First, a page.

How much can any one country do in the face of such a colossal tragedy? No matter how overwhelming the demand will seem or the numbers of people seeking asylum, countries, dioceses, churches, religious and civil and humanitarian organizations – must at least try to help.

How many more children are there whom we will never see in photos? How many will be successful in getting out of their native country?   How many will be forced to stay and to perhaps live unspeakably horrible lives, if they are allowed to live!

Where are these three siblings today? Where will they be tomorrow?

I so wanted to reach out and hug them, to hold them, to say something that would bring an expression of hope to their faces. But I feel bereft, unable to do anything in the face of such tragedy, such anguish.




Who knows how many other men and women religious from other countries live and work in Afghanistan and are now stranded there or attempting to leave! Even if we do not know names, let’s spiritually adopt a priest or nun or brother who might be desperately needing our prayers in this moment!  The Lord will know who they are!


Two Jesuits and four Missionary of Charity (MC) nuns are stranded in Afghanistan, as the country and its capital fell to the Taliban. Afghans as well as foreigners are trying to flee the country amid pandemonium and chaos at Kabul airport.

By Vatican News staff writer

Two Jesuits stranded in strife-torn Afghanistan have sought prayers as the Taliban militants took control of the troubled south-east Asian nation.  “Thank you for your continuous prayers for our safety. The way the situation is changing in the country, it is anyone’s imagination … safety does not make sense here. It is a chaotic situation,” Indian priest Father Jerome Sequeira, the country head of the Jesuit mission in Afghanistan, wrote in a message to his friends and colleagues.

Afghanistan fell to the Taliban after the United States ended its 20 years of operations there.  A relative calm reigned in the Afghan capital Kabul on August 16, a day after its president fled and the Taliban installed themselves in the presidential palace.  However, Kabul airport was a scene of pandemonium and roads leading to it were clogged with traffic and people, as thousands scrambled to flee the country in panic.

KABUL (Vatican media – AFP or licensors)

Missionaries of Charity nuns
Four Missionaries of Charity (MC) nuns are also stranded in Afghanistan and will probably be moved to their countries, UCA News reported.  “Our two priests are stuck in Afghanistan and are waiting for their evacuation,” said a Jesuit priest based in the Indian capital New Delhi. “We have also suspended our mission in Afghanistan indefinitely as we are not sure when the situation will improve,” he said.  A senior nun at the Missionaries of Charity headquarters in eastern India’s Kolkata city confirmed that four of their nuns are in Afghanistan, including an Indian.  She gave no details of the other three, fearing for their safety.  The Missionaries of Charity, which St. Teresa of Kolkata founded in 1950, arrived in Kabul in 2004 for humanitarian work.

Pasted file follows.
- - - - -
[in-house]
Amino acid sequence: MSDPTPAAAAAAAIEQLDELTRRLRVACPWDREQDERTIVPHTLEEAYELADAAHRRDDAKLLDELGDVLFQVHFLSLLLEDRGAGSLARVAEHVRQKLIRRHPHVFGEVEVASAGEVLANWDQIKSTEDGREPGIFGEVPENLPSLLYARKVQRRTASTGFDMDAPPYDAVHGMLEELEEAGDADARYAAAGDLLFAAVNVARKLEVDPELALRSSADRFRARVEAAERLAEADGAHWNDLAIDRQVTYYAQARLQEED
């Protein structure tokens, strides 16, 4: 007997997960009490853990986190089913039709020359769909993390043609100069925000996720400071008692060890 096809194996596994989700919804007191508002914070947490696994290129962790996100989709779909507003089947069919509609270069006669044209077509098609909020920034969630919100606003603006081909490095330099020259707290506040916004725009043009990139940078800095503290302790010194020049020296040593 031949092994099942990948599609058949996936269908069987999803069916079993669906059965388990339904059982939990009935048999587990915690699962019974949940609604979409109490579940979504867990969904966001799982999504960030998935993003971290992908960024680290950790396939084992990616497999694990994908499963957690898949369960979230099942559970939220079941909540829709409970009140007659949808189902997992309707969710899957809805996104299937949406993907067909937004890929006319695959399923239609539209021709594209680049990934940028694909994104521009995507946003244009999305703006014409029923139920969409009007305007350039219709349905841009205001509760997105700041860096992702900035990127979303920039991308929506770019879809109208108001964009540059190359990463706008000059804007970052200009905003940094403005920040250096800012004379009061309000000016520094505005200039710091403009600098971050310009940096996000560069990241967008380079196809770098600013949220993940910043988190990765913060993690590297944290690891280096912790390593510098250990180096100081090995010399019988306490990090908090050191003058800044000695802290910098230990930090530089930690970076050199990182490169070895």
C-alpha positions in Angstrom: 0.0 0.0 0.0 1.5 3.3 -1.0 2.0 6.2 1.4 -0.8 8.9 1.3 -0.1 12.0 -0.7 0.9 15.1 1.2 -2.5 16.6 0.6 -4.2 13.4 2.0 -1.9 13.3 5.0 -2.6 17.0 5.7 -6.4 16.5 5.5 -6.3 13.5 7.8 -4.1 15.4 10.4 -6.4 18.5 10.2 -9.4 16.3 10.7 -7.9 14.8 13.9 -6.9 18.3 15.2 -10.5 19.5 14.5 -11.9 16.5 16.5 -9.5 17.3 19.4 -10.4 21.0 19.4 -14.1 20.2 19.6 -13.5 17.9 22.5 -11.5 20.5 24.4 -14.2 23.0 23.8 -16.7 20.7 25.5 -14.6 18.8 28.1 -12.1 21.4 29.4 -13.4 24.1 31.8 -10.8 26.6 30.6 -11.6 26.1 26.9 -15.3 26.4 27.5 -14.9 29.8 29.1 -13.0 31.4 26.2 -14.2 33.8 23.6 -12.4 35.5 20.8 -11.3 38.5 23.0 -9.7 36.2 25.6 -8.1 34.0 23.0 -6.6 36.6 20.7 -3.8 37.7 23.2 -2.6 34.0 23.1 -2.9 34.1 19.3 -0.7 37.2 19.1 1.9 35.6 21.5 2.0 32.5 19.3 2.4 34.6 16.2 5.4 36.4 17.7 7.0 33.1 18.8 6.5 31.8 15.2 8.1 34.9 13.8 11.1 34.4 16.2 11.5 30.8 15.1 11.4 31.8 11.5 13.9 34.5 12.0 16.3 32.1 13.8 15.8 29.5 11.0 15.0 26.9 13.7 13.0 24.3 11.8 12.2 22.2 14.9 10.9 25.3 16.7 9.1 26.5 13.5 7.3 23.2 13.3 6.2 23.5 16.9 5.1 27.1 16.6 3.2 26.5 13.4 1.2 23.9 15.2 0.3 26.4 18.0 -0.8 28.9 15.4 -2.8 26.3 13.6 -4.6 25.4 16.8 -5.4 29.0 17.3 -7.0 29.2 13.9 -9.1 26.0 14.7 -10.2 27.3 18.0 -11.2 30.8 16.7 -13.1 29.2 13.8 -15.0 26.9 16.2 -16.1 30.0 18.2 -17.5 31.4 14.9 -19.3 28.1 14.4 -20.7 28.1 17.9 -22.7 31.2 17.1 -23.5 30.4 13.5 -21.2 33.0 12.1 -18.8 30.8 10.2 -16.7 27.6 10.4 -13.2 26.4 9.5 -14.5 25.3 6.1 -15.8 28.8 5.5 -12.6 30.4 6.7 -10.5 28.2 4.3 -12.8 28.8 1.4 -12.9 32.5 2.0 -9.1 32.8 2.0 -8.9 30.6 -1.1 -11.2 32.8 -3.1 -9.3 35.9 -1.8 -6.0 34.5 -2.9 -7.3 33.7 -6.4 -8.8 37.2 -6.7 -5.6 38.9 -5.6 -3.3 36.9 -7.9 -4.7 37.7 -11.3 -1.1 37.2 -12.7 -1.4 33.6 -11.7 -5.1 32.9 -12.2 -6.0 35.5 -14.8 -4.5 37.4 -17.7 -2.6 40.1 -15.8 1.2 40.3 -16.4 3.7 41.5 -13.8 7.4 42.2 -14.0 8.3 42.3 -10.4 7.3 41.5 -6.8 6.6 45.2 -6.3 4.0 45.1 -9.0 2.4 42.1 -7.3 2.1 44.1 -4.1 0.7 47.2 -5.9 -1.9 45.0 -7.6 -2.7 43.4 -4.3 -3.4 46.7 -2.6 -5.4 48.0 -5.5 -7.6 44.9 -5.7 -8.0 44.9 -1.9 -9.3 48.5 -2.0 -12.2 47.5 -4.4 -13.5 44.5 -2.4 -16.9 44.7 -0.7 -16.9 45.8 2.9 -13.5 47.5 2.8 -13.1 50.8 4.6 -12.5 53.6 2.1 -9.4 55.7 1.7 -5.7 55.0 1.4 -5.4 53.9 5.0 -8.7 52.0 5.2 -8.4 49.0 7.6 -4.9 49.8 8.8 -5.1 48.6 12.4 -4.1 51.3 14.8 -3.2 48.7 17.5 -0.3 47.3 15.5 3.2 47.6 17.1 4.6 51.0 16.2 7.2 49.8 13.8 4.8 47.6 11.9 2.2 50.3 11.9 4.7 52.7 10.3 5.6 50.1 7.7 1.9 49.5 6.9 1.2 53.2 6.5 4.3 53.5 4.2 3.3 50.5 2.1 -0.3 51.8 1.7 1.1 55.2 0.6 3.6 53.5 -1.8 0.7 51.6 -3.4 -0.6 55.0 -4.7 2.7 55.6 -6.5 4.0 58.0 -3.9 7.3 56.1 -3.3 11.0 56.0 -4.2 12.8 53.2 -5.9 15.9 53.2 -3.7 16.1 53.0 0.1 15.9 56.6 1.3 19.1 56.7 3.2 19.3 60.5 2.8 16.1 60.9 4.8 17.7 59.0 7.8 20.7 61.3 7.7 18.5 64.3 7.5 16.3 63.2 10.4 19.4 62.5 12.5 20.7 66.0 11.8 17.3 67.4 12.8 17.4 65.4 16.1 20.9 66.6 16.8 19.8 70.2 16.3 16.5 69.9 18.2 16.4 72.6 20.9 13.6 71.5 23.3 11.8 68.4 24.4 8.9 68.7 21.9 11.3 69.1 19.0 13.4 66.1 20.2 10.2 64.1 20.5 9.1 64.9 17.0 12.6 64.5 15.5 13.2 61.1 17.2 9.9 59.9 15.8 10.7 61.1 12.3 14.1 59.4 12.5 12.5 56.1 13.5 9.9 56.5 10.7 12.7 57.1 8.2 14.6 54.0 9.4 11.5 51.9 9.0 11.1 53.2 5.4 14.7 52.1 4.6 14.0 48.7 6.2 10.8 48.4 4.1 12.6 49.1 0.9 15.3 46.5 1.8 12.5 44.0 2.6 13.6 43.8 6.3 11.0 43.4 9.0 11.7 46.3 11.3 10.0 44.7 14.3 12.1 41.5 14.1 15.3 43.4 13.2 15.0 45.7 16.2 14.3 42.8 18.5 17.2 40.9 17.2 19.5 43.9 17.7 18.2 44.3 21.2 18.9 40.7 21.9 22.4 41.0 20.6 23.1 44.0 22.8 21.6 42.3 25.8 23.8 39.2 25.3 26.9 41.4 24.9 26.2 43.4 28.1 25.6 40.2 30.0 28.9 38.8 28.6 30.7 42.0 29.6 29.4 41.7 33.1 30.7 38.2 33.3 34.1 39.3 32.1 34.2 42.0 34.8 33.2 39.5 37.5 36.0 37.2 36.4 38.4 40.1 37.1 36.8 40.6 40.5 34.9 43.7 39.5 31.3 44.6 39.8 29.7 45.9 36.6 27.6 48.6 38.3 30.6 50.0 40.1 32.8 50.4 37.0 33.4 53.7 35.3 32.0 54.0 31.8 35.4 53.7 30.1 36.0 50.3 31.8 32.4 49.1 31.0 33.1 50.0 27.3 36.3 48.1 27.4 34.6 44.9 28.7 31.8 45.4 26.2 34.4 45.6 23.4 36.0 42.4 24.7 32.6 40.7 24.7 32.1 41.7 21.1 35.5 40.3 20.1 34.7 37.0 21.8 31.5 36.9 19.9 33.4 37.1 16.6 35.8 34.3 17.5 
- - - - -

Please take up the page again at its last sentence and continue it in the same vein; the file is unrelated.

The two Jesuit priests and the Missionary of Charity nun are among many Indians waiting for the Indian government’s evacuation flights to get them out of the country.

Fr. Sequeira in Kabul
Father Sequeira, who works for the Jesuit Refugee Service (JRS), had gone to Kabul airport to take the 10:45 flight to India. “It resembled a chaotic railway station,” he told Matters India August 16 evening, speaking from “a secure place” in the city.  He said he came to the country in 2006 and never in the past 15 years has he seen such a breakdown of system.

He narrated how he had to drag his luggage as large crowds and vehicles jammed the roads. “Thousands of people are trying to flee. I managed to reach the second gate but then Taliban were shooting in the air and trying to control the crowd. Before, my reaching, thousands of people had managed to enter the airport building but the entire airport staff had abandoned the place. Without any security check and boarding passes people had gone into the flight,” Father Sequeira said.

He referred to images on social media showing people clinging on to a US military aircraft on the tarmac as it tried to take off.  “In this chaotic situation no flight will land at the moment. Seeing this senseless situation, no country will dare to fly to Kabul at the moment. It was a terrifying experience,” said the Jesuit priest who works for the Jesuit Refugee Service (JRS).